In the next subsection, we discuss the space of policies considered in this paper, and show how knowing the channel state affects age minimization. We argue that in the case when channel state information is available for scheduling, age better than what is given by (9) can be achieved.
IiB Scheduling Policies
A scheduling policy determines the set of links that will be activated at each time , i.e., . The policy can make use of the past history of link activations and observed channel states to make this decision, i.e., at each time , the policy will determine as a function of the set
(10) 
We consider centralized scheduling policies, in which this information is centrally available to a scheduler, which is also able to implement its scheduling decision. This assumption is consistent with that in network scheduling literature [21, 22].
To see the difference between age minimization under known and unknown channel process consider the two link example shown in Figure 3. In this example, only one link can be activated at a time. Let the weights for the two links, and the channel success probabilities be . When the channel state is unavailable the peak age minimization problem is given by (from (9)):
(11) 
Here, denotes the fraction of times link is scheduled and denotes the fraction of times link is scheduled. Since , the optimal solution to (11) is given by , i.e. with probability each link gets scheduled in each slot, and as a result the optimal peak age is .
However, if we can observe the channel state in every slot before making scheduling decision, we can achieve even smaller age than . Consider the following policy: schedule link whenever , else schedule link . The successful link activation frequency on link is then , while on link it is . The peak age is given by . This happens primarily because the set of achievable successful link activation frequencies, namely , is larger in the case when the channel can be observed before deciding on the schedule in each slot. In Figure 3, we show these regions in the observed and unobserved channel state case for the two link example.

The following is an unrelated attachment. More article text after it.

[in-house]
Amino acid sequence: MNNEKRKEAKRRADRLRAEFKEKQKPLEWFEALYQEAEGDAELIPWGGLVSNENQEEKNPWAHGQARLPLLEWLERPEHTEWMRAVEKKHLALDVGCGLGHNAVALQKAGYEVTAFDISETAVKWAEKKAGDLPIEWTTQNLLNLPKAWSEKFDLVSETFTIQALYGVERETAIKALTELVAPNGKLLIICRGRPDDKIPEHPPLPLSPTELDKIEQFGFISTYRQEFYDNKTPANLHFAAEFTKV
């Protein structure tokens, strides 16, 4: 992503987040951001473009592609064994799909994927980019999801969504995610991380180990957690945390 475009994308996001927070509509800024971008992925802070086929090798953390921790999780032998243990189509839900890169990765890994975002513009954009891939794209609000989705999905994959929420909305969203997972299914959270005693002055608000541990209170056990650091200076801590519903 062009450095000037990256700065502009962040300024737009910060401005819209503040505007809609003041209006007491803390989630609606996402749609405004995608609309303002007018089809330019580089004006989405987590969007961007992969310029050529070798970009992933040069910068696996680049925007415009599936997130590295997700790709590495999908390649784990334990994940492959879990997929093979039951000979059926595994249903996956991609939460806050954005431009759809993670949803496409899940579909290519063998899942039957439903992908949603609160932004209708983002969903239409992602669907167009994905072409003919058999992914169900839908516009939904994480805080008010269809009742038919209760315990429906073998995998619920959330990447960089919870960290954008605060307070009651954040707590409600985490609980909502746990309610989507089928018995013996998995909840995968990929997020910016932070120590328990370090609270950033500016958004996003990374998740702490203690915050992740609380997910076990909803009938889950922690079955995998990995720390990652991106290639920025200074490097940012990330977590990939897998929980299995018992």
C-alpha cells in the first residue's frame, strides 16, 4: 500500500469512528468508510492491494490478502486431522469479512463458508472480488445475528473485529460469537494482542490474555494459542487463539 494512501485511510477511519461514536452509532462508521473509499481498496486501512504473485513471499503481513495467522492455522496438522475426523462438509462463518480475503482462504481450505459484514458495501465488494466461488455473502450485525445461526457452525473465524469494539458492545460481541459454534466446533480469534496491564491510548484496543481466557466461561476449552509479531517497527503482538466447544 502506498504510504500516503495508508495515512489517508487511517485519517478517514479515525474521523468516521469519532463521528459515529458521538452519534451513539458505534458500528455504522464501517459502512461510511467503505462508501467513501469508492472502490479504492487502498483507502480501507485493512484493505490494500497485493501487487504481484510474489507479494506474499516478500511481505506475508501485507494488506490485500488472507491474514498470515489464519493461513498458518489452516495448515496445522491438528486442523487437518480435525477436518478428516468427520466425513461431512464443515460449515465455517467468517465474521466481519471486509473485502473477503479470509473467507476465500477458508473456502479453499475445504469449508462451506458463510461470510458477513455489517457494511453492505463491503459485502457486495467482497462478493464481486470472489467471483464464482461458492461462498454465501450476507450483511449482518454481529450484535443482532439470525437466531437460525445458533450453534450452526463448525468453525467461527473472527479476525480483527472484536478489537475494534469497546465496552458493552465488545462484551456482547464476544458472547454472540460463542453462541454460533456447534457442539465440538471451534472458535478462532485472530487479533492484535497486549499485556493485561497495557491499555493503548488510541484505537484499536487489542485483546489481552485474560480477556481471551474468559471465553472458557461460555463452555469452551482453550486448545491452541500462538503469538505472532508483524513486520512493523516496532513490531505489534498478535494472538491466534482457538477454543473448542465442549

This shows that when the channel state is available for making scheduling decisions, the network age performance can be improved upon. In the next subsection we define a subclass of policies that make scheduling decision based only on the current channel state , and not the entire history . We will see later that these policies can be peak age optimal.
IiC only policies
Just as the stationary policies turn out to be peak age optimal in the unknown channel case, we define a subclass of policies that are peak age optimal in the known channel case. These policies do not use any past history, but only the current channel state , defined as follows [22]:

For each observed channel state we assign a probability distribution over the set of feasible activation sets . If channel state is observed then the activation set is activated for slot with probability .